Is meconium screening appropriate for universal use? Science and ethics say no.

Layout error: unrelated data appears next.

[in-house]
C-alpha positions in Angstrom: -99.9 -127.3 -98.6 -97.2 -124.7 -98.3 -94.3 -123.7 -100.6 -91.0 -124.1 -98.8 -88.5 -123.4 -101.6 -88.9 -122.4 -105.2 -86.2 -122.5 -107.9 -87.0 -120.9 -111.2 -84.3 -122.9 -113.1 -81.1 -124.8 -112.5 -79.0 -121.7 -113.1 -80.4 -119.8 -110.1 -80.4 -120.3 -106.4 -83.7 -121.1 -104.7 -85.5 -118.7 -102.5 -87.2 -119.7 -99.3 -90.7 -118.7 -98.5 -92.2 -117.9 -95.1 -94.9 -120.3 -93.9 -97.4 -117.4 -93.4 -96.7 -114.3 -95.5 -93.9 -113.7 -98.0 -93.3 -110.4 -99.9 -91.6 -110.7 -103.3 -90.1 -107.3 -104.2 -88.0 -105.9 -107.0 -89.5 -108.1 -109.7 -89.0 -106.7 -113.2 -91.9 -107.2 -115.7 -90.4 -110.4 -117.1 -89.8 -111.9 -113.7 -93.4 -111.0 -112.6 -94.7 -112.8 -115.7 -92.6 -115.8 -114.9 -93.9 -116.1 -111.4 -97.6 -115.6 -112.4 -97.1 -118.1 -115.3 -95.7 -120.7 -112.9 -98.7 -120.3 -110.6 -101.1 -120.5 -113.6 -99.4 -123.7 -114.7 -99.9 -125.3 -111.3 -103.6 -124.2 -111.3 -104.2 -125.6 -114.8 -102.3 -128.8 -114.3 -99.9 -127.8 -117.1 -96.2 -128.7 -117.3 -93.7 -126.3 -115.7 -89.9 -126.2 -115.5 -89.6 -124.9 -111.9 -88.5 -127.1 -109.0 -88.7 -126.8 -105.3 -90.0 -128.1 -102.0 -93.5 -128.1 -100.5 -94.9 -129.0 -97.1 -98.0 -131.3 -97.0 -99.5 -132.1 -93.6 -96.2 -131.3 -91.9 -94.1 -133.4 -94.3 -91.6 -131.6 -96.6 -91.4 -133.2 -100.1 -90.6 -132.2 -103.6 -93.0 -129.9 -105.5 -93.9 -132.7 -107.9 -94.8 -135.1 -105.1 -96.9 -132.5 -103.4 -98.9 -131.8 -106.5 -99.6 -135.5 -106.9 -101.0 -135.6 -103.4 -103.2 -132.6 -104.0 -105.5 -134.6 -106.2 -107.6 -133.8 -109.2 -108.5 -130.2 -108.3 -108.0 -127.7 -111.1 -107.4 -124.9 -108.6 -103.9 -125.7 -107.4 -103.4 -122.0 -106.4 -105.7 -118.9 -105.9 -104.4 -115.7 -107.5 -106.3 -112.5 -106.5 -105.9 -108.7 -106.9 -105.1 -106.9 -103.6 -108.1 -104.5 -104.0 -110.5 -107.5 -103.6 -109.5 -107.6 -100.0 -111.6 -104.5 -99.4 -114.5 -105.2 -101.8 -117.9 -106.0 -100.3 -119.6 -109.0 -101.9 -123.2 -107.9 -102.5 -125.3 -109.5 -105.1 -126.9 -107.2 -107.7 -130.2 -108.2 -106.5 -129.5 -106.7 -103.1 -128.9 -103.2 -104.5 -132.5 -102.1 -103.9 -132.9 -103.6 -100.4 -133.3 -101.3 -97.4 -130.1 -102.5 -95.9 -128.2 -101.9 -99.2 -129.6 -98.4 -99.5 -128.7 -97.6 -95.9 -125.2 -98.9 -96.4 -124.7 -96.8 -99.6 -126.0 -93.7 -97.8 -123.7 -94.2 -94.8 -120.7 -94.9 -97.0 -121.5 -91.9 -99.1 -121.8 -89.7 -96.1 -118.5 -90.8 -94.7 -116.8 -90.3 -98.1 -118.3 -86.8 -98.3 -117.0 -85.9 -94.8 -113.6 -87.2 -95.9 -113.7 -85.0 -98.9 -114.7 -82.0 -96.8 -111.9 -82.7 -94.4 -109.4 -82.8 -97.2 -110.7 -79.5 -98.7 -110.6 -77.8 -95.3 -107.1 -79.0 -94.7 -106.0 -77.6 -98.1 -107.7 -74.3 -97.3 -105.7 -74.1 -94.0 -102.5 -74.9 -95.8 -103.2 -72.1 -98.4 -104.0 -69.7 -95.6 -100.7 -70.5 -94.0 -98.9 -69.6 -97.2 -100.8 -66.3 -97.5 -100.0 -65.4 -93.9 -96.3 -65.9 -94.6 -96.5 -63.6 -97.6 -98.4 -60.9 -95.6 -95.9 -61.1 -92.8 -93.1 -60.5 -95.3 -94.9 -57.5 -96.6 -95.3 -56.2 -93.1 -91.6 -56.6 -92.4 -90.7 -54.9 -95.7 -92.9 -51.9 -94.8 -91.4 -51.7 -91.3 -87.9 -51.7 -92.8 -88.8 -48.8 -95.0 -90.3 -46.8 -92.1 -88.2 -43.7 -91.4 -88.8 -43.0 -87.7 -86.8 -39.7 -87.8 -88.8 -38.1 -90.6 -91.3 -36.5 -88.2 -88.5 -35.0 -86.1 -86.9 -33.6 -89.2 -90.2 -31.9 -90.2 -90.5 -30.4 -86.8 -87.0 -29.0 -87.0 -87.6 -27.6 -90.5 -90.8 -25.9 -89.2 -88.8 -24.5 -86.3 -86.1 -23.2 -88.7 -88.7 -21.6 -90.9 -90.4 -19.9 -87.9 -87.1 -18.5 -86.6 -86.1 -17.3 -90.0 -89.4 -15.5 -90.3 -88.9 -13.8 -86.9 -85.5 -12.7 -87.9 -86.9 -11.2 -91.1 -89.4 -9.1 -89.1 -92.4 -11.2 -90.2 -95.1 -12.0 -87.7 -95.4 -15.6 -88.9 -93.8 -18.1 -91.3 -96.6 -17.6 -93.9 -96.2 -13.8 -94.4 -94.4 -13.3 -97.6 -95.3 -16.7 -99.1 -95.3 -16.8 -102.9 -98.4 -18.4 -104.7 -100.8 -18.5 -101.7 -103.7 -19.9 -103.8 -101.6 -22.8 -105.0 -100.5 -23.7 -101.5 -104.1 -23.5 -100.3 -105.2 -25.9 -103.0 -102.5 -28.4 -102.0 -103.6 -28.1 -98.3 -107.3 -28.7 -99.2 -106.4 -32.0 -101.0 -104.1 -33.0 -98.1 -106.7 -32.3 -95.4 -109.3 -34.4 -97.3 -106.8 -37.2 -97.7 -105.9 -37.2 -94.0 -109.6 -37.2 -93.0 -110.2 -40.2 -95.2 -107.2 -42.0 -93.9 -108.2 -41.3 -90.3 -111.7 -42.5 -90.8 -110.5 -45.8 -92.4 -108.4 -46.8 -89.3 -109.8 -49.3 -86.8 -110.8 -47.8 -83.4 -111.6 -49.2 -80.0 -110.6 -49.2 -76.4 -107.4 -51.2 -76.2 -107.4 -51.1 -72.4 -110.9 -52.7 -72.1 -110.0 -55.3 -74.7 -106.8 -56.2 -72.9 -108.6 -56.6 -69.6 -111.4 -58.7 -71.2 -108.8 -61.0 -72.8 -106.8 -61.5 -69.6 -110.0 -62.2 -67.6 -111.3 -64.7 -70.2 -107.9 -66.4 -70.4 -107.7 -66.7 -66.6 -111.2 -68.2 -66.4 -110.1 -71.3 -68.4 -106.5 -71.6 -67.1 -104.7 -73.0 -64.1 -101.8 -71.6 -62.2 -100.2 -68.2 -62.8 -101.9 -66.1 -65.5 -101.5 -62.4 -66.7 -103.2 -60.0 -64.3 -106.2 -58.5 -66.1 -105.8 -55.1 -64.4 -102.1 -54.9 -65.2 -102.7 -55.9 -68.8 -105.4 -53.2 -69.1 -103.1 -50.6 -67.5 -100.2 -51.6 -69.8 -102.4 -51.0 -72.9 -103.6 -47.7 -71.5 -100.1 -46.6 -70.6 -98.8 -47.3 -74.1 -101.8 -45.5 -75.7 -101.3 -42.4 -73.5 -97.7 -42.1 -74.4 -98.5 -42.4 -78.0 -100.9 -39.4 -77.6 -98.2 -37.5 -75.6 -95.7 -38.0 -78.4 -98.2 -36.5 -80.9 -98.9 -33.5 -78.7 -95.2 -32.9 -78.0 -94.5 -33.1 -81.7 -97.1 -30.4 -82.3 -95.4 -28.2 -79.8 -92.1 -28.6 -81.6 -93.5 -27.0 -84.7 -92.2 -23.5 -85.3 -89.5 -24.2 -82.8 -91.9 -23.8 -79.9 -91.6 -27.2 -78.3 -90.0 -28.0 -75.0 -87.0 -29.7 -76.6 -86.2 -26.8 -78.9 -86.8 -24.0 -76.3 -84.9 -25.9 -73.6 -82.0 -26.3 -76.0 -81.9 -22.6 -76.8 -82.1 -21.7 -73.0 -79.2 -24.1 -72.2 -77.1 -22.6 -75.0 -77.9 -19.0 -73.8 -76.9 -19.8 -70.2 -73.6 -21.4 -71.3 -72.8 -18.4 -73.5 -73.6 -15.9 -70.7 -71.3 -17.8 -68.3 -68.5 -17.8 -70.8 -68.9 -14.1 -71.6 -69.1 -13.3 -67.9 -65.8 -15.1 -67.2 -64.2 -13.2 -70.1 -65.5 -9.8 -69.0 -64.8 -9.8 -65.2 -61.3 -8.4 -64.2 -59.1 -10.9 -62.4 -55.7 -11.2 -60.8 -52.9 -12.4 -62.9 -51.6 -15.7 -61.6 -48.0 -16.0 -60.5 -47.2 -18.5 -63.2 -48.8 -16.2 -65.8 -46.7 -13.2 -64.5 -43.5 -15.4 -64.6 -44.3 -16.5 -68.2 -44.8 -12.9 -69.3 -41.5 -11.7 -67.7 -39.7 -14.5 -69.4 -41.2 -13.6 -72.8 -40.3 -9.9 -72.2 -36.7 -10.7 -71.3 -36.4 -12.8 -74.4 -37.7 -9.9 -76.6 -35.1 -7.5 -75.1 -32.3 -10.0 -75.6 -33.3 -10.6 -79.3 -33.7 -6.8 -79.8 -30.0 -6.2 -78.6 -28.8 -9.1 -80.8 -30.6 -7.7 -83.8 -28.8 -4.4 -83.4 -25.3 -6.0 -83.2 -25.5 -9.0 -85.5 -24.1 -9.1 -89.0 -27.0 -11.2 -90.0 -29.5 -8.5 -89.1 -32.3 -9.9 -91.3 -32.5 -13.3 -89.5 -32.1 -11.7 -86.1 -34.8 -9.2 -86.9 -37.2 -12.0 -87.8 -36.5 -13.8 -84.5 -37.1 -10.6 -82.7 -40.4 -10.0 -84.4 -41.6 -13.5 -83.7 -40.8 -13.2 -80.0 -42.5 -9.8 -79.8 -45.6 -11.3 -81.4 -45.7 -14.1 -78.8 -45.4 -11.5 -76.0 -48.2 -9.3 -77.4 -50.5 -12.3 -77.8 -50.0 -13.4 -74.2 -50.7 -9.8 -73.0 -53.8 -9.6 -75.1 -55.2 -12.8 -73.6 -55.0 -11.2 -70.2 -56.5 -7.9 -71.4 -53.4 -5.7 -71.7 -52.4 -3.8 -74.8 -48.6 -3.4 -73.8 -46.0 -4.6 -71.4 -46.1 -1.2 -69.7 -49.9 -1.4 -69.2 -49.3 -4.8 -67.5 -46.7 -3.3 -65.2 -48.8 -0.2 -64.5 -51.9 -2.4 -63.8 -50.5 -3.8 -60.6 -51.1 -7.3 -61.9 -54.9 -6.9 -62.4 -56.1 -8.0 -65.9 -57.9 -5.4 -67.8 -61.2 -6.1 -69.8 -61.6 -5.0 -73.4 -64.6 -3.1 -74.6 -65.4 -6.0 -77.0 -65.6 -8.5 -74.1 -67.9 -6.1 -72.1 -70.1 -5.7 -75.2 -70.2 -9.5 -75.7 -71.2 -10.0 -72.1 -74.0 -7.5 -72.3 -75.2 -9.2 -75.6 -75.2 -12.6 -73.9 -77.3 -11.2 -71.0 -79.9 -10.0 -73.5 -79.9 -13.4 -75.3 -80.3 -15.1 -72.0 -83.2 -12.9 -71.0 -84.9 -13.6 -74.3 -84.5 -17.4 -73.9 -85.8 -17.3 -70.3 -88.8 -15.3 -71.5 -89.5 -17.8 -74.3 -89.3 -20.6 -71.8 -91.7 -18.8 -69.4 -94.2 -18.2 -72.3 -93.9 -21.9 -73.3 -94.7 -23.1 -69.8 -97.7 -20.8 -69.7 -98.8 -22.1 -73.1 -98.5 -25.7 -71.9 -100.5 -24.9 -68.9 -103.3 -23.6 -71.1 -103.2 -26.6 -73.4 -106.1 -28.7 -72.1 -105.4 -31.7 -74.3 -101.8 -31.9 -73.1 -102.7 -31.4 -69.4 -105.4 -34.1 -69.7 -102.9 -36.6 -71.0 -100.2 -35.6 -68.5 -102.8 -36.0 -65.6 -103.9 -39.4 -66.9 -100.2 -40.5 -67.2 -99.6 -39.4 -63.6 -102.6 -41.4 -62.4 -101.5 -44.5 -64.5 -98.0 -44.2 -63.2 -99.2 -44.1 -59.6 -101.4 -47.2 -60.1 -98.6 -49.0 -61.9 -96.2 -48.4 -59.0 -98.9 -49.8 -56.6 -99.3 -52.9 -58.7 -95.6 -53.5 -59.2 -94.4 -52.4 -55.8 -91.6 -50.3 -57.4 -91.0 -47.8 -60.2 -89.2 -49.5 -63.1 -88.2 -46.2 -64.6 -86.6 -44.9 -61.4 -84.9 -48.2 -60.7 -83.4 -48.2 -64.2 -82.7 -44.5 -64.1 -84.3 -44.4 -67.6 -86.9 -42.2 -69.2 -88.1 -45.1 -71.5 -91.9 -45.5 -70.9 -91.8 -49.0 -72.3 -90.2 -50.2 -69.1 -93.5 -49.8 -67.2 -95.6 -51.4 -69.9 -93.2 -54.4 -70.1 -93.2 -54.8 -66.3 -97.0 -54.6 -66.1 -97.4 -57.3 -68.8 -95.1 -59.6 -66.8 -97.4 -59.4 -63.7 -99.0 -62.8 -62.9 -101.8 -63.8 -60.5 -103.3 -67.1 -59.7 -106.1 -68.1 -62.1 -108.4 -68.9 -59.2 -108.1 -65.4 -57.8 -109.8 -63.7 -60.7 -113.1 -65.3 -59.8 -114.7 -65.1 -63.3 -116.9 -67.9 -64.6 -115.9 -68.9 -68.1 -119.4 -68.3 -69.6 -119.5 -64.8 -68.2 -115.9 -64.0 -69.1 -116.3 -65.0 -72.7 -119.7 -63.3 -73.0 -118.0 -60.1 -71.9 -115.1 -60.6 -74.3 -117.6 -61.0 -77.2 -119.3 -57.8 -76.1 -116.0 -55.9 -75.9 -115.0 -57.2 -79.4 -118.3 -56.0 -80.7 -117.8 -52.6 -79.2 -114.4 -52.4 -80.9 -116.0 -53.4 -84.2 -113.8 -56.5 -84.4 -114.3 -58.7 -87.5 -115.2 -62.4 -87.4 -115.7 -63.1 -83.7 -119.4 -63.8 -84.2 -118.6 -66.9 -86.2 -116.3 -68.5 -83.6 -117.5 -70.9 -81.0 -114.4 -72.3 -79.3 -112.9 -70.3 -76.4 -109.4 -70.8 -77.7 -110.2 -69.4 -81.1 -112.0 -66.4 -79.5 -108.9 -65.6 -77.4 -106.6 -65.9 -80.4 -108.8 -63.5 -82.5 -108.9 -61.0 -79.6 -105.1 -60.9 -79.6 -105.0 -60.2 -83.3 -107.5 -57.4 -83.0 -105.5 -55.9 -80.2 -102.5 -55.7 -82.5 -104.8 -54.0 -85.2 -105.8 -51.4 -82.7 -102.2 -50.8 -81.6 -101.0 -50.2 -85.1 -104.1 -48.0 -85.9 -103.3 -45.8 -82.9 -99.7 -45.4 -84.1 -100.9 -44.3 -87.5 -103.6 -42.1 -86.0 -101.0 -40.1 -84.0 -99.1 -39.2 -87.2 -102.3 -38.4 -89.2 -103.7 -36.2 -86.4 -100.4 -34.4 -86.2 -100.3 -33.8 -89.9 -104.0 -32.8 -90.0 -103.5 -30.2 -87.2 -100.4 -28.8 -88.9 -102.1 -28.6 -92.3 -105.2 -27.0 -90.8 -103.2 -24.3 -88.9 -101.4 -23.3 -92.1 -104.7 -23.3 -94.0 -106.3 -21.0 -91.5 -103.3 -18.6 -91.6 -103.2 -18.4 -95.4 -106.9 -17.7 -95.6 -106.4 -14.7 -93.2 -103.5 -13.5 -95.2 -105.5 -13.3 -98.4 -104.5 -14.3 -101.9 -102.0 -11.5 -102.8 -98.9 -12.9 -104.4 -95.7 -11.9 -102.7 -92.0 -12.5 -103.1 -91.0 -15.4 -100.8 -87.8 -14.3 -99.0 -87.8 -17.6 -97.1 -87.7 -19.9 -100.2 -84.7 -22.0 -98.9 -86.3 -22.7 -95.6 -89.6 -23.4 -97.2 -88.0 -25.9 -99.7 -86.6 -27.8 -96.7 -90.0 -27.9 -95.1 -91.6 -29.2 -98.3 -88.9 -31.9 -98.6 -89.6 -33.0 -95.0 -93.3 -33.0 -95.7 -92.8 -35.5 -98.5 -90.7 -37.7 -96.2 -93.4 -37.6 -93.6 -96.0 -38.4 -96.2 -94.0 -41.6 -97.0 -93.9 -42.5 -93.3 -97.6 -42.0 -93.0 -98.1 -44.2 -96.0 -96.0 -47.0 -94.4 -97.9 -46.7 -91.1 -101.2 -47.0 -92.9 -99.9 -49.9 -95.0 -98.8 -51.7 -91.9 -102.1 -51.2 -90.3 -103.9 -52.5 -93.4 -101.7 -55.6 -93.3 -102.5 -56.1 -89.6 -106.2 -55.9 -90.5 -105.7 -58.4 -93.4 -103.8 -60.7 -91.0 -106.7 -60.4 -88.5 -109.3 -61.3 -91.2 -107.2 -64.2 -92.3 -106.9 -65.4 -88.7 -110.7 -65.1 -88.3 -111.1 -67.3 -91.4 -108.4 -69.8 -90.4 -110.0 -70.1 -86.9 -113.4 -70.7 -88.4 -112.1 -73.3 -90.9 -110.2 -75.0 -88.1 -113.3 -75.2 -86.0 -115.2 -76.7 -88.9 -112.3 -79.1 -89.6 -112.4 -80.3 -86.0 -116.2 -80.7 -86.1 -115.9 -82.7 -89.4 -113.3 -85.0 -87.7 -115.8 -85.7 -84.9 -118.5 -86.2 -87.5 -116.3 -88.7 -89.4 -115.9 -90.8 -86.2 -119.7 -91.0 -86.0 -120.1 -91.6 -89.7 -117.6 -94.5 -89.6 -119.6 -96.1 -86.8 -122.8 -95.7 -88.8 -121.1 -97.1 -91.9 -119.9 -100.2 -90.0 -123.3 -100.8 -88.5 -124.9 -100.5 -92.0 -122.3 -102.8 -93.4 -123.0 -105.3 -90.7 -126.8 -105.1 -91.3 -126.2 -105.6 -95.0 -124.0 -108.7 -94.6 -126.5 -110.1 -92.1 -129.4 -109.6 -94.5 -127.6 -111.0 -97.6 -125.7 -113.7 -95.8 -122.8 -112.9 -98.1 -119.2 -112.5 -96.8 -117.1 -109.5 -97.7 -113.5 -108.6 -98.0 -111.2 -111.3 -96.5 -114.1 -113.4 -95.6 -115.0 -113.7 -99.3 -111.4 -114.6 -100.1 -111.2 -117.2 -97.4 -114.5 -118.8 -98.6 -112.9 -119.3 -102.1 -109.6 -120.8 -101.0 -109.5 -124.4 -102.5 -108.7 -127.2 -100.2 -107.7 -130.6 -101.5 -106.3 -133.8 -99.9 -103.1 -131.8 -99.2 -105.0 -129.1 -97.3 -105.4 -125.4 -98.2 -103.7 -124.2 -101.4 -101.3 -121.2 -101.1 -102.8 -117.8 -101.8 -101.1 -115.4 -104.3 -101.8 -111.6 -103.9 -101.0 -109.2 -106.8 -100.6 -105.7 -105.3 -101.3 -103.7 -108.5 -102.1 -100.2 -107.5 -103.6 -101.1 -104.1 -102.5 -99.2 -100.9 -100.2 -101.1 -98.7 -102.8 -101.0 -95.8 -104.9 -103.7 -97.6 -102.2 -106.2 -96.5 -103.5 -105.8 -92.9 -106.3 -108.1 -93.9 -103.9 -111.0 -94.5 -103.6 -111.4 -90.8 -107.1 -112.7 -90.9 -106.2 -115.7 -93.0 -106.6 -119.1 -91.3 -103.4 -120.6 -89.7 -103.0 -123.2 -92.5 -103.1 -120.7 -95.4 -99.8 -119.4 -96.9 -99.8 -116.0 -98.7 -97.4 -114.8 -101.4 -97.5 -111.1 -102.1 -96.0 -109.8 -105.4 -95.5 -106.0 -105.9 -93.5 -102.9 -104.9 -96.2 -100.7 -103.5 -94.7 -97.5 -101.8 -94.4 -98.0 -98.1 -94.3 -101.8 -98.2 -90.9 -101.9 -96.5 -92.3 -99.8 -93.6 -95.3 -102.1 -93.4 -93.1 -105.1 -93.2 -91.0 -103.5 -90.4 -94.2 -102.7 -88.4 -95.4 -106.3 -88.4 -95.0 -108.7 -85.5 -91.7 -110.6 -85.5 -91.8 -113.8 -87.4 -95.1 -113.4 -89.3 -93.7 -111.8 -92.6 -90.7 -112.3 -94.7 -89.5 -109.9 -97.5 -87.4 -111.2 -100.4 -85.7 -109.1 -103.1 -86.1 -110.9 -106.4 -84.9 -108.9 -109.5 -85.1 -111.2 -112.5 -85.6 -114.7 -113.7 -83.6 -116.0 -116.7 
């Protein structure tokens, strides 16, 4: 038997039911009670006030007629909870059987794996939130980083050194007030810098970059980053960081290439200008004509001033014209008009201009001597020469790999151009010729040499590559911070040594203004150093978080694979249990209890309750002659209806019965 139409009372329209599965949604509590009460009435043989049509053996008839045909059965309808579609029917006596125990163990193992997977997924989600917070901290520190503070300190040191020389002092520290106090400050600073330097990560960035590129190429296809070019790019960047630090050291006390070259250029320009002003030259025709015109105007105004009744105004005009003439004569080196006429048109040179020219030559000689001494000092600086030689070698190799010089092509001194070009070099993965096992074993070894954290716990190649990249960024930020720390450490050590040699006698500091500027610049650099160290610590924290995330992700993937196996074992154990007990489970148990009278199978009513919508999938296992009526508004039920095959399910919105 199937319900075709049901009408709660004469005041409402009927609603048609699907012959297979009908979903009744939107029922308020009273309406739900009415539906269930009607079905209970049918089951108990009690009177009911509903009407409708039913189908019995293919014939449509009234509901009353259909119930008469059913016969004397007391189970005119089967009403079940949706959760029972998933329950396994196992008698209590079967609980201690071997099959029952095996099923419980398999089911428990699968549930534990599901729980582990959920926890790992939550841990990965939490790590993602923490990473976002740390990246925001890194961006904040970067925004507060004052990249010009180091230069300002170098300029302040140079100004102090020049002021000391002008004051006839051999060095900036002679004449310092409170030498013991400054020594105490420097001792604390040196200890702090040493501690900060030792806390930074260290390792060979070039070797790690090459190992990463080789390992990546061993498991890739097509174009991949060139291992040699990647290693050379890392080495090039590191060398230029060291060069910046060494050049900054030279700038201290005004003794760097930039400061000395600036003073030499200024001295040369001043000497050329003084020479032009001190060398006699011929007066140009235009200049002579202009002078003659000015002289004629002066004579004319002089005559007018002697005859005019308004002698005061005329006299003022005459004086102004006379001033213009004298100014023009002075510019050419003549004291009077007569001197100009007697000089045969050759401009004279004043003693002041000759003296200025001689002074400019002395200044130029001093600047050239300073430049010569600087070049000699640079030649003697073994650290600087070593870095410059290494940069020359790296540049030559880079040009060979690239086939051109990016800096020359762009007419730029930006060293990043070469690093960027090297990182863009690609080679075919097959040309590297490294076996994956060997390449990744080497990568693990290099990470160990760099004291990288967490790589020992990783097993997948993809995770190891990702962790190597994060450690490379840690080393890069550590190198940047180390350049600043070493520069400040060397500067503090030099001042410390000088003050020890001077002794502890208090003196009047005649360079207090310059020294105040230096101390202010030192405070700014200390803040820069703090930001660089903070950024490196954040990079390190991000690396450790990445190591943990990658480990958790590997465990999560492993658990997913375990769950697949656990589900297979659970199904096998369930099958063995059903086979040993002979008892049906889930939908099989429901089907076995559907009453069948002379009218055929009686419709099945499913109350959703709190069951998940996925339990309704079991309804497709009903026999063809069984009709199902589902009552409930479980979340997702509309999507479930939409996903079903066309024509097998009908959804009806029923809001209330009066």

ABSTRACT Researchers have been actively looking to biomarker development as a way to improve diagnosis in conditions such as fetal alcohol syndrome (FAS) that have typically been difficult to identify at an early stage. Meconium testing is considered a potentially useful newborn screening method. Screening for alcohol (and other drug) use is unique from all other types of newborn screening in that there is a greater element of social risk for parents, particularly mothers (public exposure of substance use with potential for child welfare involvement). There are many factors related to the science and ethics of the meconium screening process to consider before implementing universal or targeted screening. As care providers who participate in the screening and counseling process and as advocates for infants and their families, neonatal nurses should be active participants in discussions surrounding the ethical and clinical appropriateness of meconium screening program development and expansion. The science behind meconium screening at present is not strong enough to warrant widespread implementation of screening; neonatal nurses are cautioned to approach screening carefully because of the critical social implications for mother and baby.